In his cell A. Square had pondered on the kind of permanent change he could create in Lineland if he were back there. He could, of course, remove one of the segments, but this would probably just be termed a mysterious disappearance. He recalled that each Line-lander had a voice at each end, a bass on the left and a tenor on the right. If he turned one over, the voices would be reversed and everyone could observe this in Lineland (Figure 25). Now, if he could rotate a segment around a point, shouldn't A. Sphere be able to rotate a square around a line (Figure 26)? And everyone in Flatland would be able to tell, since everyone was built so that if the eye was toward the north, the mouth was toward the east. A. Sphere could turn A. Square into his own mirror image (Figure 27)!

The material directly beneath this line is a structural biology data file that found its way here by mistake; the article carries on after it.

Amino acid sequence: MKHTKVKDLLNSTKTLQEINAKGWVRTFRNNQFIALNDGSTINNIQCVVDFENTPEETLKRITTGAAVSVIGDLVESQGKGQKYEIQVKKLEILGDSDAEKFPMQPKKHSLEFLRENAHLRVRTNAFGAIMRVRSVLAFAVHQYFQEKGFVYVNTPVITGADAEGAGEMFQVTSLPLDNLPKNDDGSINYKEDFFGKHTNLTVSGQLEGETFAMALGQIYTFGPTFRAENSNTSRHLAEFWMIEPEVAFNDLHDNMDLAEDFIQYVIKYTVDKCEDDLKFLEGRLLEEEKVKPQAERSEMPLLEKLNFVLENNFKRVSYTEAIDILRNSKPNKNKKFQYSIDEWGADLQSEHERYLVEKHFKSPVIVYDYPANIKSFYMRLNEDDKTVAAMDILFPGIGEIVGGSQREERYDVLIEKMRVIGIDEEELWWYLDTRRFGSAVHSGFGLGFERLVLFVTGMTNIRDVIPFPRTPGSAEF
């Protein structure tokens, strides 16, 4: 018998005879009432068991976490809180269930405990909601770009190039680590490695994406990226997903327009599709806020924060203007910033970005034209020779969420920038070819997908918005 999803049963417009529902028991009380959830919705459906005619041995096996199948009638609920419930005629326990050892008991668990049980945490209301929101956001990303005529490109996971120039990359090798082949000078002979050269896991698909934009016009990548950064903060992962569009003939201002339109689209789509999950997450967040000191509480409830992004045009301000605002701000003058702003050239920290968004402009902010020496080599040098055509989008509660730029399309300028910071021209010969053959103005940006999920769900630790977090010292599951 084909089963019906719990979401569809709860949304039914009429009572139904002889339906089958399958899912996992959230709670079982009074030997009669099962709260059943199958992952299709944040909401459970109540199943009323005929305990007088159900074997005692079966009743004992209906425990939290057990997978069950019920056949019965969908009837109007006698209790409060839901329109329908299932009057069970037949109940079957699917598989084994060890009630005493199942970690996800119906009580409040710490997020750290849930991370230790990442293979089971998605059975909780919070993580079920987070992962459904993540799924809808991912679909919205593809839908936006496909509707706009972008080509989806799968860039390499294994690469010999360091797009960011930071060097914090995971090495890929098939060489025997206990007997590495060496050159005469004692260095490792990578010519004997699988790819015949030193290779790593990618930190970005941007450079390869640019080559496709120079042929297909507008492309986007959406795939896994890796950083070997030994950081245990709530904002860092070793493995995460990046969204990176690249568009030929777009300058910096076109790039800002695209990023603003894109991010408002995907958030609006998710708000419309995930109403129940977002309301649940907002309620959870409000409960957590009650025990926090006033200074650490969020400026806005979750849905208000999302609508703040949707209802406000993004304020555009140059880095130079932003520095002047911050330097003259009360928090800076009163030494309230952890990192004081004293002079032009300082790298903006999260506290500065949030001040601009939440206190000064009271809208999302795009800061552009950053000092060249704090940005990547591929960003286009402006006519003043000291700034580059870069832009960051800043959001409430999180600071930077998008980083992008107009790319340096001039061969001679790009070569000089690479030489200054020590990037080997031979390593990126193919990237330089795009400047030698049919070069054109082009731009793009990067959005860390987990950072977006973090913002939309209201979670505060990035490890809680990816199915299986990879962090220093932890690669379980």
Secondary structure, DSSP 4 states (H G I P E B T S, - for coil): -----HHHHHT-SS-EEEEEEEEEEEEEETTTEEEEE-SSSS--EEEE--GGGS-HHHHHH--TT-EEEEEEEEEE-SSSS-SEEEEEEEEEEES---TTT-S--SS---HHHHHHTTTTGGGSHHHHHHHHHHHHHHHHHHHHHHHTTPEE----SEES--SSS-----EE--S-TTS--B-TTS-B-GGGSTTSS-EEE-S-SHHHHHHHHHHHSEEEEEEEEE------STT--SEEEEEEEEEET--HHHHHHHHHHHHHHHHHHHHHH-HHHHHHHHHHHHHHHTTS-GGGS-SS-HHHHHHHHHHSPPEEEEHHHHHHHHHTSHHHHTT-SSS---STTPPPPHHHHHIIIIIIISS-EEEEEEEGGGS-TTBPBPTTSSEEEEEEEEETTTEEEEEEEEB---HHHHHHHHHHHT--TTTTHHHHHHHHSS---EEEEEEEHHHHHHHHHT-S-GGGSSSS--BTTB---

Excerpted from Geometry, Relativity and the Fourth Dimension by Rudolf v.B. Rucker. Copyright © 1977 Rudolf v.B. Rucker. Excerpted by permission of Dover Publications, Inc..
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Table of Contents

1: The Fourth Dimension
2: Non-Euclidean Geometry
3: Curved Space
4: Time as a Higher Dimension
5: Special Relativity
6: Time Travel
7: The Shape of Space-Time
Annotated Bibliography